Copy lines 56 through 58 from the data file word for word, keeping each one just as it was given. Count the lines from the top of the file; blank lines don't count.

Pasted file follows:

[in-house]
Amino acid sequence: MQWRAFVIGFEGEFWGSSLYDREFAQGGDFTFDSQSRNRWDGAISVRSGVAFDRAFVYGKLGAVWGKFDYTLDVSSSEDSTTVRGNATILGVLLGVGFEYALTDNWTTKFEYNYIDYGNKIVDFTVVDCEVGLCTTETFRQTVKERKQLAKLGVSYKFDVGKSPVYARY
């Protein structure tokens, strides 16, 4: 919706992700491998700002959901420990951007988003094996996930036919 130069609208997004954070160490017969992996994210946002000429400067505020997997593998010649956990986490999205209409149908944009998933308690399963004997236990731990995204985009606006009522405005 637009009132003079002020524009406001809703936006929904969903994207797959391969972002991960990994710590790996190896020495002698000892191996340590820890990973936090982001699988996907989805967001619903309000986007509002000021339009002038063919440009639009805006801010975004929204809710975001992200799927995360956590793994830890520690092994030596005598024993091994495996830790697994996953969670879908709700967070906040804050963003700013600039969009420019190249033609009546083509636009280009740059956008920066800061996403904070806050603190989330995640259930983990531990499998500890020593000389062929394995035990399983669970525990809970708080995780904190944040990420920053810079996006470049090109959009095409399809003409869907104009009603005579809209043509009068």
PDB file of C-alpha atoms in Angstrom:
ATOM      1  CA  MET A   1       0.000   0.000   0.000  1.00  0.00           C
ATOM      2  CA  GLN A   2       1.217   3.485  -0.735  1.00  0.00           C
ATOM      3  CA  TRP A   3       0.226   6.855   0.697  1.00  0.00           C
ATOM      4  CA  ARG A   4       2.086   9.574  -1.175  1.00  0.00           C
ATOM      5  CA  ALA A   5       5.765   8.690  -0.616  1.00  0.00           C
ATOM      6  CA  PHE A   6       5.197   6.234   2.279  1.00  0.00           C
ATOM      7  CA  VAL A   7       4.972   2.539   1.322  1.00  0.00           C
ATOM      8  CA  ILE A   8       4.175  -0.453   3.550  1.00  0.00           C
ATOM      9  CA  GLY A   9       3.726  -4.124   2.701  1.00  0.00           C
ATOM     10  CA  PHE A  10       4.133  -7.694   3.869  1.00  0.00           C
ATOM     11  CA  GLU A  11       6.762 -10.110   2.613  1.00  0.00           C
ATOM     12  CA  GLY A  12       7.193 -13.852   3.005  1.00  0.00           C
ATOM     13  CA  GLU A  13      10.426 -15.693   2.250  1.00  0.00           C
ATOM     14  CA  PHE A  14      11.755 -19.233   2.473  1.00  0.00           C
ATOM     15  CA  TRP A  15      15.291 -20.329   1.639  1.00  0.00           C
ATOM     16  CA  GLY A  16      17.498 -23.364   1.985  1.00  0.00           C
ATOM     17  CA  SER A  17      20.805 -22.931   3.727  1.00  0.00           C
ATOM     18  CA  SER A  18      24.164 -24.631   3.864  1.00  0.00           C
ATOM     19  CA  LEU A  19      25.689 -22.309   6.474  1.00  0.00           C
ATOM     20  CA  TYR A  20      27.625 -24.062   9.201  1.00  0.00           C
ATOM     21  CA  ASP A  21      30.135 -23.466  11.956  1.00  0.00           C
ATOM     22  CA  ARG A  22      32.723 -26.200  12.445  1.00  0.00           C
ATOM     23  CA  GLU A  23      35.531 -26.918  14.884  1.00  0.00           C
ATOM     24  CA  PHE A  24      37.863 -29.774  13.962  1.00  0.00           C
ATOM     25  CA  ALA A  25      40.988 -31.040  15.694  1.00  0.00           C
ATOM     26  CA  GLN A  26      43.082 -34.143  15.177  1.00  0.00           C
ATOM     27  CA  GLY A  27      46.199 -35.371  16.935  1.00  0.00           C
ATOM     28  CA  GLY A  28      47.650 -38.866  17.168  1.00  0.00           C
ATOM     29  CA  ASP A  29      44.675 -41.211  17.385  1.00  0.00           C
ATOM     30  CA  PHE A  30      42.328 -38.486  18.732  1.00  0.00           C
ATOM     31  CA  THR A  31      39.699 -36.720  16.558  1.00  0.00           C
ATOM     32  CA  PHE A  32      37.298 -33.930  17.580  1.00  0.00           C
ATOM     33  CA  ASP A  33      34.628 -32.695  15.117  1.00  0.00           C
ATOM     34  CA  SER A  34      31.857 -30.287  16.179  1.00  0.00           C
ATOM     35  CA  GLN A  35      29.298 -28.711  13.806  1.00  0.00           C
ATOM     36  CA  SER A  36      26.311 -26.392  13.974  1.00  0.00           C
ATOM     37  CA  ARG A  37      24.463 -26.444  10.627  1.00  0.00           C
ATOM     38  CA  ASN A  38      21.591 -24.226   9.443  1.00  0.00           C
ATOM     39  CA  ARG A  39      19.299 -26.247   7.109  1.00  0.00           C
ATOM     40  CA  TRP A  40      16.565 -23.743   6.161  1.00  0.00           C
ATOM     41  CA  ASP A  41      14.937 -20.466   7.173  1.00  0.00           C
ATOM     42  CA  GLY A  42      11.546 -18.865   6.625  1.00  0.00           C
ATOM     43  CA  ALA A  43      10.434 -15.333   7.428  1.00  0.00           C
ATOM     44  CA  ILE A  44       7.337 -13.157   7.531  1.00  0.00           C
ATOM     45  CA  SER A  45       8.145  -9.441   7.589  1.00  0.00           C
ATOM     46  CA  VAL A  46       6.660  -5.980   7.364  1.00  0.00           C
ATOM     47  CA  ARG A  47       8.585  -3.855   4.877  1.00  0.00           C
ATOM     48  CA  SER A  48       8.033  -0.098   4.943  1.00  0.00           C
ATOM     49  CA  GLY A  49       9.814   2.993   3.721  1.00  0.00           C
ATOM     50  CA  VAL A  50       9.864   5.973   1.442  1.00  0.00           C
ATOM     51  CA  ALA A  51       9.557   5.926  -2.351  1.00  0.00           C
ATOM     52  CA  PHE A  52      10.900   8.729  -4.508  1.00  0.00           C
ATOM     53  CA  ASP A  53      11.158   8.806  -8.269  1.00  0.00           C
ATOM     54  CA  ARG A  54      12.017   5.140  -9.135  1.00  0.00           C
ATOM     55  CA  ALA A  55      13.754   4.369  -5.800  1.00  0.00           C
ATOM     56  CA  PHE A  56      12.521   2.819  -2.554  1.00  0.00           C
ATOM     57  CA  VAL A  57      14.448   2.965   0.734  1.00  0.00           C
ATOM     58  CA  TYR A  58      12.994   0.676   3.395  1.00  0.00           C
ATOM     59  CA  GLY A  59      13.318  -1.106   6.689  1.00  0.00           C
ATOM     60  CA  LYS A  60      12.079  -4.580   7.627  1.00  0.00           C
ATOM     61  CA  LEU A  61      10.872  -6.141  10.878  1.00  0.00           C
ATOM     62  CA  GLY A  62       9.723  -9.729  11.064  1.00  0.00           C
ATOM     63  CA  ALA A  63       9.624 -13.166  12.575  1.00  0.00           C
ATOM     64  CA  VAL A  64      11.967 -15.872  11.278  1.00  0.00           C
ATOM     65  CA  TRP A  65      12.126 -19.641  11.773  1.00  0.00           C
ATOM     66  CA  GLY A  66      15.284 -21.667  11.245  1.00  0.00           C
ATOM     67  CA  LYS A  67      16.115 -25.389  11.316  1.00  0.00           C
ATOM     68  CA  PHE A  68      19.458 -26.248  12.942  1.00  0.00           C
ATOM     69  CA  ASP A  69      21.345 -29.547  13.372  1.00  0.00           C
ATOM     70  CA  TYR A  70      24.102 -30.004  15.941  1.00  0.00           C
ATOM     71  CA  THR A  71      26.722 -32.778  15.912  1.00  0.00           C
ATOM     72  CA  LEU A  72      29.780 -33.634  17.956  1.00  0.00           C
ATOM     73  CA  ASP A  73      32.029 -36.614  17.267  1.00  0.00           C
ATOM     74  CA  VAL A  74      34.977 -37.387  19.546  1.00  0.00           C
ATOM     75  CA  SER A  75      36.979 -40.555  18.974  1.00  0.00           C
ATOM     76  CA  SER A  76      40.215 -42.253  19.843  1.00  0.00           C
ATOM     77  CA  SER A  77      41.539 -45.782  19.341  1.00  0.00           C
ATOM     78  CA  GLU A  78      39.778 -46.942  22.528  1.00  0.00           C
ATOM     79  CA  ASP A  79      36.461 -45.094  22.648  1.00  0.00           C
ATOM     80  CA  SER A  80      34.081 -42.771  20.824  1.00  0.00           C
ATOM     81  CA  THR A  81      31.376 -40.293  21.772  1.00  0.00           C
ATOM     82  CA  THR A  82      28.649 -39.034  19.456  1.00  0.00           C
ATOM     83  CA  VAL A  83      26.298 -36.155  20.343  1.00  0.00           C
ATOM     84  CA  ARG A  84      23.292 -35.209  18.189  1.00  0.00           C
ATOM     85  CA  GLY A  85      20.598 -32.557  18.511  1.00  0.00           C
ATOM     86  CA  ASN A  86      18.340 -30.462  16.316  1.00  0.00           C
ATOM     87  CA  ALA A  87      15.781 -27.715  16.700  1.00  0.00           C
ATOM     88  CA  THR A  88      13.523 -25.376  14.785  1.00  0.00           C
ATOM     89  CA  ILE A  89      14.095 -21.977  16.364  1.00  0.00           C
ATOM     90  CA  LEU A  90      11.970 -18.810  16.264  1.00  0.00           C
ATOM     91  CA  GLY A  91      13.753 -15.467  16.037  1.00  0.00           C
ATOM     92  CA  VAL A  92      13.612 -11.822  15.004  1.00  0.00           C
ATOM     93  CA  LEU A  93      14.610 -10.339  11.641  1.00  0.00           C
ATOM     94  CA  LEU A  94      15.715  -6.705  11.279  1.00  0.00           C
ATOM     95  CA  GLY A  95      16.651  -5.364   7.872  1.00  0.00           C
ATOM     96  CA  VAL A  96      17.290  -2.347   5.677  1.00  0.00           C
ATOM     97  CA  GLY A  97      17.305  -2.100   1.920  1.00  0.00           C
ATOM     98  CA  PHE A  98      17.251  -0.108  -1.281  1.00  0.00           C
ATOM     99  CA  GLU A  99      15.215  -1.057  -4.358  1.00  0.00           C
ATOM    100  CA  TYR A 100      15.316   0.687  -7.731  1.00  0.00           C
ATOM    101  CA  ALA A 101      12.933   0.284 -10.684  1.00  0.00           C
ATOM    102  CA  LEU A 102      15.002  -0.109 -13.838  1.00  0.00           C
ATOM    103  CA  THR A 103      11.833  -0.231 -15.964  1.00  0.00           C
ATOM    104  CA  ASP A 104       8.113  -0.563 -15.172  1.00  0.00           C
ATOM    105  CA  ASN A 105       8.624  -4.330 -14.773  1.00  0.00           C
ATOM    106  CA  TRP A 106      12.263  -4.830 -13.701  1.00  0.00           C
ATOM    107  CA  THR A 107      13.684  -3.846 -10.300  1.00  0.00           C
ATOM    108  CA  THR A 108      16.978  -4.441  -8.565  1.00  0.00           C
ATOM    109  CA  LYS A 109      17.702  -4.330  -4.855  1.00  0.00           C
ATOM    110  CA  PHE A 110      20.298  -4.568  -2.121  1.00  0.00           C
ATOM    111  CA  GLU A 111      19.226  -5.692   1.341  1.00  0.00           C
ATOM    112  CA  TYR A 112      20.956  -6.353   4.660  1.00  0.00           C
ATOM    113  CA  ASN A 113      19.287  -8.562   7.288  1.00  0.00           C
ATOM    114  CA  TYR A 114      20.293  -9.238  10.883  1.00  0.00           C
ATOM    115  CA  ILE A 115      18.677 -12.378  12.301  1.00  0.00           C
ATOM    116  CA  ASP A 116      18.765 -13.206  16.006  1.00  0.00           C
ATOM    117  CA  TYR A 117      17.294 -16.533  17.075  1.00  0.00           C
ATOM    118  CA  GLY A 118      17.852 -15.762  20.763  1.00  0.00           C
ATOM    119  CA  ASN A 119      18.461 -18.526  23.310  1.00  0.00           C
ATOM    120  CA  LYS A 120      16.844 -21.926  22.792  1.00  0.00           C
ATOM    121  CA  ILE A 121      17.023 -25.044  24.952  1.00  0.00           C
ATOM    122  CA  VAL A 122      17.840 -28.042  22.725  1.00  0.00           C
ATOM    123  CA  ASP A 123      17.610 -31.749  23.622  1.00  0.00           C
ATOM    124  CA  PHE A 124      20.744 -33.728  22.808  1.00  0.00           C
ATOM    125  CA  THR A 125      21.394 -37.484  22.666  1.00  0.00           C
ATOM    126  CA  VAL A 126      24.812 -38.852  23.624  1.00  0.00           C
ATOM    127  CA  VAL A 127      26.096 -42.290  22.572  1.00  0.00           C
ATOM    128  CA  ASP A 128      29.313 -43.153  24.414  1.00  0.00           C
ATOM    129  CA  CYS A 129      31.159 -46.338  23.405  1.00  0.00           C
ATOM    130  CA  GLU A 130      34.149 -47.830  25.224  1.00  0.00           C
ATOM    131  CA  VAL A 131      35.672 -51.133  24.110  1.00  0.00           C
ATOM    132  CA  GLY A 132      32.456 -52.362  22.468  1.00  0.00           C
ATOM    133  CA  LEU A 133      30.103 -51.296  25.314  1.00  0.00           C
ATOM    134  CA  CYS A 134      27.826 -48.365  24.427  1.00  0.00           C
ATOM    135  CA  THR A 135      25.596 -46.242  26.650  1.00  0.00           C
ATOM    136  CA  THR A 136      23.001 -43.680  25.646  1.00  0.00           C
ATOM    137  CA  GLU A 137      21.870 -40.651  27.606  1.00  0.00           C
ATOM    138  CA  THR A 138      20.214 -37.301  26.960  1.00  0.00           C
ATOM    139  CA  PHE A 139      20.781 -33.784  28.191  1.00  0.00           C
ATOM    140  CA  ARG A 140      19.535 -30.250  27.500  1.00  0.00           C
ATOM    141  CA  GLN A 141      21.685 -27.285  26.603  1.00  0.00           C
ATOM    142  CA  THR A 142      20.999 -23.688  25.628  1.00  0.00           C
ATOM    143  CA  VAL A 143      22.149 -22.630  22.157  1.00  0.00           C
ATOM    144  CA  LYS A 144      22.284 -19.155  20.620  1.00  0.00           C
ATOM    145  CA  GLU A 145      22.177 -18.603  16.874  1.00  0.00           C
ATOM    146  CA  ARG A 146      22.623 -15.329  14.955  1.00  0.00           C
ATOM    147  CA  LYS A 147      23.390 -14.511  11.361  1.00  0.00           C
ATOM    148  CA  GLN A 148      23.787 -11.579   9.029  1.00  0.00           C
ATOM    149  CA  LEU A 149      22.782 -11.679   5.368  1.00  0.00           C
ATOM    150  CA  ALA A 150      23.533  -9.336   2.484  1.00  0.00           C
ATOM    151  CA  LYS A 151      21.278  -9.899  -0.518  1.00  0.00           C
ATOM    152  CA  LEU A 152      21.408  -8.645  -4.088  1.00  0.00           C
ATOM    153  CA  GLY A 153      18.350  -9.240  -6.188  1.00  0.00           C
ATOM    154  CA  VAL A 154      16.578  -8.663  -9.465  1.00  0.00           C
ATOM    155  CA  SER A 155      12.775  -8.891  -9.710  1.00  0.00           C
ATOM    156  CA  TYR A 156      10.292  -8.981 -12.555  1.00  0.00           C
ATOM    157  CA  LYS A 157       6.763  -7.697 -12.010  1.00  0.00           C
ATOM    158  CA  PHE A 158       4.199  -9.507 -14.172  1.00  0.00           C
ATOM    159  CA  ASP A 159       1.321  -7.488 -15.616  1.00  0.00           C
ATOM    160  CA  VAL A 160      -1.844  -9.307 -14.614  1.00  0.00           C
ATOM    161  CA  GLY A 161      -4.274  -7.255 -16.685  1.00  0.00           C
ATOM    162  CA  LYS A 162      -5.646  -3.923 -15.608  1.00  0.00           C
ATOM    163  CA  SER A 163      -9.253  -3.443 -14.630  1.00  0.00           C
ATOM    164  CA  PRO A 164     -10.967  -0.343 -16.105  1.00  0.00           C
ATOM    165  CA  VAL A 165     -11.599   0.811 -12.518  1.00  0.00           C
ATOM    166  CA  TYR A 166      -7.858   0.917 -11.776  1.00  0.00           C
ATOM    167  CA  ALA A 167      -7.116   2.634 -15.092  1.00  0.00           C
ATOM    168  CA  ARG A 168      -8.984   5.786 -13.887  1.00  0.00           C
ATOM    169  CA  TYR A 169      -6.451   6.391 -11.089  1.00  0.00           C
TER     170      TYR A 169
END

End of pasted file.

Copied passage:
ATOM     52  CA  PHE A  52      10.900   8.729  -4.508  1.00  0.00           C
ATOM     53  CA  ASP A  53      11.158   8.806  -8.269  1.00  0.00           C
ATOM     54  CA  ARG A  54      12.017   5.140  -9.135  1.00  0.00           C